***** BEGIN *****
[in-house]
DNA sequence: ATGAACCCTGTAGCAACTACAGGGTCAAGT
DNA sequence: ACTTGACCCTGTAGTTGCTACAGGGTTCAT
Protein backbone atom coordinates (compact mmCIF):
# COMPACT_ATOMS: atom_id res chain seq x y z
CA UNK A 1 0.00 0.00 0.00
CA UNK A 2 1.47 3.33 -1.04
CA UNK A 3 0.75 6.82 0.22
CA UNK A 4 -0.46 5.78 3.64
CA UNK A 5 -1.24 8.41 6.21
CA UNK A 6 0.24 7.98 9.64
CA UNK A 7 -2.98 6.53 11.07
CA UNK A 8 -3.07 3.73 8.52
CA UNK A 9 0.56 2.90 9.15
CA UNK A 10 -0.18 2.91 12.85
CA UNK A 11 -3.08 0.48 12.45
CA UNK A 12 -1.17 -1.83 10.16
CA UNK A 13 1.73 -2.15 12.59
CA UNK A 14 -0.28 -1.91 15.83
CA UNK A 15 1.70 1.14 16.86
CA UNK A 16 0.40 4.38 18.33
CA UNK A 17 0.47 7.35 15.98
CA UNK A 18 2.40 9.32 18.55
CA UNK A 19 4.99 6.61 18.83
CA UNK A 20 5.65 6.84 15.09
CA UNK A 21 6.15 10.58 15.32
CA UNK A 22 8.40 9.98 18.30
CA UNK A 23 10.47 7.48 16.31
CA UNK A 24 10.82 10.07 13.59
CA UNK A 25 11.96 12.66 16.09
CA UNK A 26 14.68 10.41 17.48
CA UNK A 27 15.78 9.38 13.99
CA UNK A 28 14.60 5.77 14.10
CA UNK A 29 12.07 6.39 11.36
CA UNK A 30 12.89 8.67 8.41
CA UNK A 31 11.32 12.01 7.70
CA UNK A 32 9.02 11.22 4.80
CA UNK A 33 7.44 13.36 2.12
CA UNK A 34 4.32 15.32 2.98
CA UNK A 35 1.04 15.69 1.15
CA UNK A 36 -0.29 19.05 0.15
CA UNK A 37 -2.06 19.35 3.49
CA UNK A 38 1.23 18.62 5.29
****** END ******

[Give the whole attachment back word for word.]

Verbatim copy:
[in-house]
DNA sequence: ATGAACCCTGTAGCAACTACAGGGTCAAGT
DNA sequence: ACTTGACCCTGTAGTTGCTACAGGGTTCAT
Protein backbone atom coordinates (compact mmCIF):
# COMPACT_ATOMS: atom_id res chain seq x y z
CA UNK A 1 0.00 0.00 0.00
CA UNK A 2 1.47 3.33 -1.04
CA UNK A 3 0.75 6.82 0.22
CA UNK A 4 -0.46 5.78 3.64
CA UNK A 5 -1.24 8.41 6.21
CA UNK A 6 0.24 7.98 9.64
CA UNK A 7 -2.98 6.53 11.07
CA UNK A 8 -3.07 3.73 8.52
CA UNK A 9 0.56 2.90 9.15
CA UNK A 10 -0.18 2.91 12.85
CA UNK A 11 -3.08 0.48 12.45
CA UNK A 12 -1.17 -1.83 10.16
CA UNK A 13 1.73 -2.15 12.59
CA UNK A 14 -0.28 -1.91 15.83
CA UNK A 15 1.70 1.14 16.86
CA UNK A 16 0.40 4.38 18.33
CA UNK A 17 0.47 7.35 15.98
CA UNK A 18 2.40 9.32 18.55
CA UNK A 19 4.99 6.61 18.83
CA UNK A 20 5.65 6.84 15.09
CA UNK A 21 6.15 10.58 15.32
CA UNK A 22 8.40 9.98 18.30
CA UNK A 23 10.47 7.48 16.31
CA UNK A 24 10.82 10.07 13.59
CA UNK A 25 11.96 12.66 16.09
CA UNK A 26 14.68 10.41 17.48
CA UNK A 27 15.78 9.38 13.99
CA UNK A 28 14.60 5.77 14.10
CA UNK A 29 12.07 6.39 11.36
CA UNK A 30 12.89 8.67 8.41
CA UNK A 31 11.32 12.01 7.70
CA UNK A 32 9.02 11.22 4.80
CA UNK A 33 7.44 13.36 2.12
CA UNK A 34 4.32 15.32 2.98
CA UNK A 35 1.04 15.69 1.15
CA UNK A 36 -0.29 19.05 0.15
CA UNK A 37 -2.06 19.35 3.49
CA UNK A 38 1.23 18.62 5.29